Well, it’s not all just helping the poor and needy. Giving to others is really what I’m talking about. A pretty small percentage of charitable giving actually makes its way to the poor. We do give away vast amounts that we share with each other. We give away a lot; it’s just that not all of it is redistributed. The problem is that there are some people that think if charity is not redistributive, it’s not charity. I can’t imagine disagreeing more with that point of view, because I think that we need to share, and we all have needs, and our society has needs that are not just handing out sandwiches. We have needs for symphony orchestras and universities and environmental organizations, and that stuff is not redistributed, but we really need it and we need charity to pay for it. So, it doesn’t socially trouble me that not all charity is going to the poor and needy, but what we should find is that religious people are more likely to give to all causes, and in both formal and informal ways, including to totally secular causes.

Most people, I would guess, would argue that first of all a certain level of prosperity is necessary for the kind of charitable giving that takes place in the United States. Can charitable giving contribute toward a more prosperous society?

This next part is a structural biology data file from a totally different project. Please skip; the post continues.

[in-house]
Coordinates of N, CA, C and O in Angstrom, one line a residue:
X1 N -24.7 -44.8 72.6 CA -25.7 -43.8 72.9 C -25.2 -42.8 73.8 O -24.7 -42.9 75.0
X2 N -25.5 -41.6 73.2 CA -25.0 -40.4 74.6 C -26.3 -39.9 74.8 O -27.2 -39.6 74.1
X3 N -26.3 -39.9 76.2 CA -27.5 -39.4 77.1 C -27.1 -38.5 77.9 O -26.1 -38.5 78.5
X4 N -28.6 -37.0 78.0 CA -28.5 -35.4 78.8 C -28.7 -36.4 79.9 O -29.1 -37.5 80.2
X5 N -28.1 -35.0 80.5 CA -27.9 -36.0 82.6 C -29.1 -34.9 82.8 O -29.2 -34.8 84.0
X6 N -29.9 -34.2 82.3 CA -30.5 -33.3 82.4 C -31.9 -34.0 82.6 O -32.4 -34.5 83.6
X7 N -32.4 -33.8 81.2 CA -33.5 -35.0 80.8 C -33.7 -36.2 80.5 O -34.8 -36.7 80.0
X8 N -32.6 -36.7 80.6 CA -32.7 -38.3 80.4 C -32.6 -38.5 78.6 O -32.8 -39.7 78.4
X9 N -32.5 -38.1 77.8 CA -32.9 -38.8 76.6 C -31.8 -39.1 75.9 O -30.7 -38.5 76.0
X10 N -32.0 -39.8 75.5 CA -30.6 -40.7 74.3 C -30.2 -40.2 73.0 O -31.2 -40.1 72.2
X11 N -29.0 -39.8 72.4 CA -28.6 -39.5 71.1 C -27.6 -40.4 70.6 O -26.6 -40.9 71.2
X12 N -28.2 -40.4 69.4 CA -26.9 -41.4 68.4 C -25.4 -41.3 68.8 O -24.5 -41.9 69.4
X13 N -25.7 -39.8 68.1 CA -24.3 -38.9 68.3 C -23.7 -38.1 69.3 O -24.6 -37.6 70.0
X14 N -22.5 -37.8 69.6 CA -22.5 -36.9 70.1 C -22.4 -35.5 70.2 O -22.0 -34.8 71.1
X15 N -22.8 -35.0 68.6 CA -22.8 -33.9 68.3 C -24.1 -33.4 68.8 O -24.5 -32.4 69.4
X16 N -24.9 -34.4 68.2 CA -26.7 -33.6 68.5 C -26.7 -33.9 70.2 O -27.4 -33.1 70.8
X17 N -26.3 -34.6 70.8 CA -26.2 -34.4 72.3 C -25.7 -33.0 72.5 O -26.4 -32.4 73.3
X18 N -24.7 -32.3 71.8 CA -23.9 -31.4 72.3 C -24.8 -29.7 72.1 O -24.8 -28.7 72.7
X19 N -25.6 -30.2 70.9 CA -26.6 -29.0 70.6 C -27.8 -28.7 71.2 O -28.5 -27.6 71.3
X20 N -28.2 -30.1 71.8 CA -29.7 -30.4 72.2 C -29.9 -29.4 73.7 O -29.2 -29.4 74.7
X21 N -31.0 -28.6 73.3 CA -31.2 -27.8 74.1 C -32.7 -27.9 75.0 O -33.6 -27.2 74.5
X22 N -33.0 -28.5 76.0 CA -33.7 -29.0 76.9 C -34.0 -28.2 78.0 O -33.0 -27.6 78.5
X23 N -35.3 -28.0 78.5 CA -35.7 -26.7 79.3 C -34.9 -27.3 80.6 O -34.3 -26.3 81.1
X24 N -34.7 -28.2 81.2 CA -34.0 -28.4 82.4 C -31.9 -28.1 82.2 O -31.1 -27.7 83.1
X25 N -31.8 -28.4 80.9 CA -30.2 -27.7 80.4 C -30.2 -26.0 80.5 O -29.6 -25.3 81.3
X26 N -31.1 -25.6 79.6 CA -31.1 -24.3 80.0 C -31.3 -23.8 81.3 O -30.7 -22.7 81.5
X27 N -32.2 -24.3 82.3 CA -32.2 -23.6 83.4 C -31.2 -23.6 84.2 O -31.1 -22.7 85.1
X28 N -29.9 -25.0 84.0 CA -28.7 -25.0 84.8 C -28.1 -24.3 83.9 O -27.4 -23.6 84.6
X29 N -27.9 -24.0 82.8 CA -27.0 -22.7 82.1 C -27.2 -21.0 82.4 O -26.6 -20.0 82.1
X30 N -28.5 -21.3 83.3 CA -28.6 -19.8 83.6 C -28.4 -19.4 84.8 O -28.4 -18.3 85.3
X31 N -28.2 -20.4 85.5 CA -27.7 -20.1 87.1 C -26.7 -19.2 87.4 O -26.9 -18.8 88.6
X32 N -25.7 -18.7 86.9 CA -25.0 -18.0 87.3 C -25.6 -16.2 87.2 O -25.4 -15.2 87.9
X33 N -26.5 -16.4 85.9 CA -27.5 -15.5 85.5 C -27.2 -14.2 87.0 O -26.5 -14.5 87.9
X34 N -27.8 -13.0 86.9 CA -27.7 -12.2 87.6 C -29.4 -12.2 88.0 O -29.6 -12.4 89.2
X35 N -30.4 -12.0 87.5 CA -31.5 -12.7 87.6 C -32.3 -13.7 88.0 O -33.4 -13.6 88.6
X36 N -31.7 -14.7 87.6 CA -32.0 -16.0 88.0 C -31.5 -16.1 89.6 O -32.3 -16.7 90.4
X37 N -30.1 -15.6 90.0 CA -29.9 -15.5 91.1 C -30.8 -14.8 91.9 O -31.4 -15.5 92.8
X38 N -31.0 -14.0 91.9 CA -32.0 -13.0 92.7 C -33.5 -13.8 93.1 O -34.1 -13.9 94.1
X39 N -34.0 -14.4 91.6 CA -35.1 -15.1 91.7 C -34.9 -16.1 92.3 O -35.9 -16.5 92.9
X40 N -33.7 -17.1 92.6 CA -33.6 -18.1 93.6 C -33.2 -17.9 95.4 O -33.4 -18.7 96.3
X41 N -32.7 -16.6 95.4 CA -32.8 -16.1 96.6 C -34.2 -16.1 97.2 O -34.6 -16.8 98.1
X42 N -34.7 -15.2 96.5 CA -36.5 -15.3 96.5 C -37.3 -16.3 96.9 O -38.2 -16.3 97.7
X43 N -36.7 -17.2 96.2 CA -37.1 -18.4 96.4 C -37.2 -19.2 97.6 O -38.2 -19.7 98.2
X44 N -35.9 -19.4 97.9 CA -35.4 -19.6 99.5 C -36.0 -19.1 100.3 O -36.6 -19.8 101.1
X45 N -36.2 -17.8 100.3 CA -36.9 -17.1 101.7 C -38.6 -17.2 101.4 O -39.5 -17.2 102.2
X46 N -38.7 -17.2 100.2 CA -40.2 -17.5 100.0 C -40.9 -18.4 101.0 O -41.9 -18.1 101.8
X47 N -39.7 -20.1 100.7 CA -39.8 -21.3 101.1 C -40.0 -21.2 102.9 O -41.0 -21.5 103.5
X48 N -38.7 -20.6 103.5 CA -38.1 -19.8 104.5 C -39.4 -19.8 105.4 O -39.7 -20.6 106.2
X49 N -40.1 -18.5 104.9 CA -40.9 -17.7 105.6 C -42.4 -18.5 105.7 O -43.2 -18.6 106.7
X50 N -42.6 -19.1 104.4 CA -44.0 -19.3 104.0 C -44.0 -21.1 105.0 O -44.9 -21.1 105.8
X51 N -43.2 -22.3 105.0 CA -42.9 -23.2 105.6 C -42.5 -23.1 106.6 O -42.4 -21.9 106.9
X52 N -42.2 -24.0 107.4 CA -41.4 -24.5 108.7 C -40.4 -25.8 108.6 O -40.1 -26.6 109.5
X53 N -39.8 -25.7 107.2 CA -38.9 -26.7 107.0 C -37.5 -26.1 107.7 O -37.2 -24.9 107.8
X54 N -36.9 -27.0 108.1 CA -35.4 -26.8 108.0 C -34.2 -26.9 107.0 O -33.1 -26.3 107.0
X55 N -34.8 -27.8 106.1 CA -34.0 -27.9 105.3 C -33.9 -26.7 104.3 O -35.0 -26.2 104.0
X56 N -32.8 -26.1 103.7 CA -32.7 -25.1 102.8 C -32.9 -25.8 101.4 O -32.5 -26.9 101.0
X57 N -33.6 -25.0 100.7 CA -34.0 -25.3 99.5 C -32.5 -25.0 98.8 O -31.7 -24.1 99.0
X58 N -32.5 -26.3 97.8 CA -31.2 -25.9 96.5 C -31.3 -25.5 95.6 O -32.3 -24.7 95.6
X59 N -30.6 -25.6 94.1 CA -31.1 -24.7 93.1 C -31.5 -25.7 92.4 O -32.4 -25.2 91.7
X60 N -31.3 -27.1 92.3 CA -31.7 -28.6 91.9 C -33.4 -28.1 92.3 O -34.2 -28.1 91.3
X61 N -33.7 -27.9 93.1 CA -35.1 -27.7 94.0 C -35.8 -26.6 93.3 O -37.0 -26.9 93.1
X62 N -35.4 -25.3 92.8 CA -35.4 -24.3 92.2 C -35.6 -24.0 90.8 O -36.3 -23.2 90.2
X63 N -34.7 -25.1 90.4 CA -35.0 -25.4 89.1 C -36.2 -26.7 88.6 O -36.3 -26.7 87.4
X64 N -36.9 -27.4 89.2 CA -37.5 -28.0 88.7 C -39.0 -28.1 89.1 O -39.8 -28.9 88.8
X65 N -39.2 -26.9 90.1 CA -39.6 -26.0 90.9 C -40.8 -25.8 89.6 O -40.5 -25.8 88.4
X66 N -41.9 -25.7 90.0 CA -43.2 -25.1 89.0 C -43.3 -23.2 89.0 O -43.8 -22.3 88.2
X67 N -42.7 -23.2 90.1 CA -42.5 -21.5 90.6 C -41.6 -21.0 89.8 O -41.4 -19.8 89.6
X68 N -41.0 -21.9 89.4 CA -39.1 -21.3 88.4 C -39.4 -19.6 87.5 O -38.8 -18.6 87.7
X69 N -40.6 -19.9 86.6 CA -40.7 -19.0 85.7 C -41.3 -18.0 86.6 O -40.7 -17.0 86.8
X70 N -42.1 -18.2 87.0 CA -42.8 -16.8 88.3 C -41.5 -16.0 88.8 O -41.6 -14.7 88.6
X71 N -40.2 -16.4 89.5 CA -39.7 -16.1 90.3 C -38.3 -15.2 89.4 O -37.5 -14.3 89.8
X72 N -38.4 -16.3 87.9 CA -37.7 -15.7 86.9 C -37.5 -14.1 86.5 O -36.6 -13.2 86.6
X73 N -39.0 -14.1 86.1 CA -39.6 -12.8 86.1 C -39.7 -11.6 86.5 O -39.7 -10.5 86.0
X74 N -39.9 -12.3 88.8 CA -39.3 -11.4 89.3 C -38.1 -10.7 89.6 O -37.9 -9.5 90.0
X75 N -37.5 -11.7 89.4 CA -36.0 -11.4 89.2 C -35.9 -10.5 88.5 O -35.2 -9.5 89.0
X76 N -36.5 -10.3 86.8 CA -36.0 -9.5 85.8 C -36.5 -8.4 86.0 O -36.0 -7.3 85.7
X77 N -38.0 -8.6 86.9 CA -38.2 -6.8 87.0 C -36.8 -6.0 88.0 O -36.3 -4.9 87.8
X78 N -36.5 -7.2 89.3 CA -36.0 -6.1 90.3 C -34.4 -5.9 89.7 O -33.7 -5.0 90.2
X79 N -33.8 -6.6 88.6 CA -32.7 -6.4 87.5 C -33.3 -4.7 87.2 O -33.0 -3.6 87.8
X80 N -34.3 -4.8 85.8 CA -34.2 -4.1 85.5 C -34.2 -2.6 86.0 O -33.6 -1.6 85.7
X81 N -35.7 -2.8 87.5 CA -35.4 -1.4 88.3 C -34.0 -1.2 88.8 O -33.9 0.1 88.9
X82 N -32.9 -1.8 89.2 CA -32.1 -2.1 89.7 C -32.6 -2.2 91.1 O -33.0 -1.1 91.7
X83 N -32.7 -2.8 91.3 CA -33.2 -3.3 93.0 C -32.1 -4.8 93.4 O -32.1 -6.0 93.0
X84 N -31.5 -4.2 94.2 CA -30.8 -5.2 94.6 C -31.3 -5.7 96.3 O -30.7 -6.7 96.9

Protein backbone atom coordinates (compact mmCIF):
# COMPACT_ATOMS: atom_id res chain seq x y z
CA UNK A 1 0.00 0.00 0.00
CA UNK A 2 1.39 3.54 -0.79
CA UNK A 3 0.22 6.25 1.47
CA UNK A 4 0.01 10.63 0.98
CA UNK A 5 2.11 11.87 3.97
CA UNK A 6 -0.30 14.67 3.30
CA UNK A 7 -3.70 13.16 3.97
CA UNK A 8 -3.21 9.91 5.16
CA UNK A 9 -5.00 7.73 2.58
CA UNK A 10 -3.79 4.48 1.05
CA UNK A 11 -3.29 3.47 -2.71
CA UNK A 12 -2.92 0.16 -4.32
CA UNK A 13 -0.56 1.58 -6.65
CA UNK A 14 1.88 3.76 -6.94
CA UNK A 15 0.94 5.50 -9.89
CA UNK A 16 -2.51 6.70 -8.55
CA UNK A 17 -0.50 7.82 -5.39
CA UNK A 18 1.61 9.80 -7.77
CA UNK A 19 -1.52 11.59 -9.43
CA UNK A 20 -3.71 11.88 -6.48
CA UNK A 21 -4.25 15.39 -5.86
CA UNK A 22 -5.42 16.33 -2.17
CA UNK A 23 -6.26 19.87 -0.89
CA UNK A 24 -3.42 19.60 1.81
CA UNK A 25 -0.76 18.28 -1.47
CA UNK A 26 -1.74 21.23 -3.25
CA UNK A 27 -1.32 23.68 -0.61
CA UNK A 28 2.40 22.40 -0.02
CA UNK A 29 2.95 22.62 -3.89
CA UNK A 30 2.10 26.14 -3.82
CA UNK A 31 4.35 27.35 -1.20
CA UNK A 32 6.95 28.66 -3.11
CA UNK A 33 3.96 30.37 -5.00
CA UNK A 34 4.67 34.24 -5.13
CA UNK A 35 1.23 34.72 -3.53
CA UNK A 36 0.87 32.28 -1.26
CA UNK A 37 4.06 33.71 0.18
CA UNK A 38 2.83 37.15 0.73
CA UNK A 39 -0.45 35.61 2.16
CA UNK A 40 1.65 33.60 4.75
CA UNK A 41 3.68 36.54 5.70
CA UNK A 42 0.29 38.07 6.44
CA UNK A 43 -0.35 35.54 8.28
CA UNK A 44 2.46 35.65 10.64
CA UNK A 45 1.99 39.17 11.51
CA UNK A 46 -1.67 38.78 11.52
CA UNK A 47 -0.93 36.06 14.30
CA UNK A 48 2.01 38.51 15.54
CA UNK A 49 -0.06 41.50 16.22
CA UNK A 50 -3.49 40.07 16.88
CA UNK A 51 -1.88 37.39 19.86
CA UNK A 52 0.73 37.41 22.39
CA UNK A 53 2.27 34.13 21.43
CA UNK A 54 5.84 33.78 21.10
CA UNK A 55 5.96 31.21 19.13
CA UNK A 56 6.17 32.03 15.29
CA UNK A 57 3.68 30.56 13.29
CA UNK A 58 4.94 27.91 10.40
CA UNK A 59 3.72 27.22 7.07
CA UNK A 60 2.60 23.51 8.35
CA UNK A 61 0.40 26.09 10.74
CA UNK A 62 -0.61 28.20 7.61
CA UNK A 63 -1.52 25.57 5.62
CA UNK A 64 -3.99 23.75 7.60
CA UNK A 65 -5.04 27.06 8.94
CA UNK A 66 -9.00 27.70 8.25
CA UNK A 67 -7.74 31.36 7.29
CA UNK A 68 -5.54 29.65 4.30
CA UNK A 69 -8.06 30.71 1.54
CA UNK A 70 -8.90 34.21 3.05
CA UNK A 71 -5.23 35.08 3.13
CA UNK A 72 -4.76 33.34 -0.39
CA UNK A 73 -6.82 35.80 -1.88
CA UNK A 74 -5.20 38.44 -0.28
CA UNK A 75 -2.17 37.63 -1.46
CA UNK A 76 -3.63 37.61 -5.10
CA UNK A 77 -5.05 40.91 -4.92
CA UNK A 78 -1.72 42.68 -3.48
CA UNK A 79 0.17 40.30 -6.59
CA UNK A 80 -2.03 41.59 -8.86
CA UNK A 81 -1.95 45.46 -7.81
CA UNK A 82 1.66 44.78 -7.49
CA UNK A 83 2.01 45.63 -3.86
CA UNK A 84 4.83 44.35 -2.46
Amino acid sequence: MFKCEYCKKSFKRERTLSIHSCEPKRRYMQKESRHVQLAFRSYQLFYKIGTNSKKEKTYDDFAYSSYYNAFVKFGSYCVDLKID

Actually, the first thing that we find is that charitable giving is not predicated on having a lot of means. The working poor and the working lower middle class are actually the most generous Americans, when you look at the percentage of their income that they give away. And these people, ironically, have no tax incentive to give either. So, we Americans can take a charity lesson from people with modest means who work for a living in the United States. That’s one thing that actually is pretty shocking, at least to me, that these are America’s big givers. And a lot of that, once again, has to do with faith. But it’s also true that the working poor and the working lower middle class are a highly income mobile group. And then, it’s not a coincidence. My own research on family income shows that families that give tend to see about a four to one income increase that comes because of their charitable gifts in the long run. And the idea is that families that give have a different quality to them than families that don’t give. They have more family integrity, and they’re more likely to have healthy habits. They have more of a sense of meaning. They’re more productive. They’re liked better. They’re more socially adjusted and integrated. And the end result is that charitable giving is one of the things that measures the likelihood of people being successful.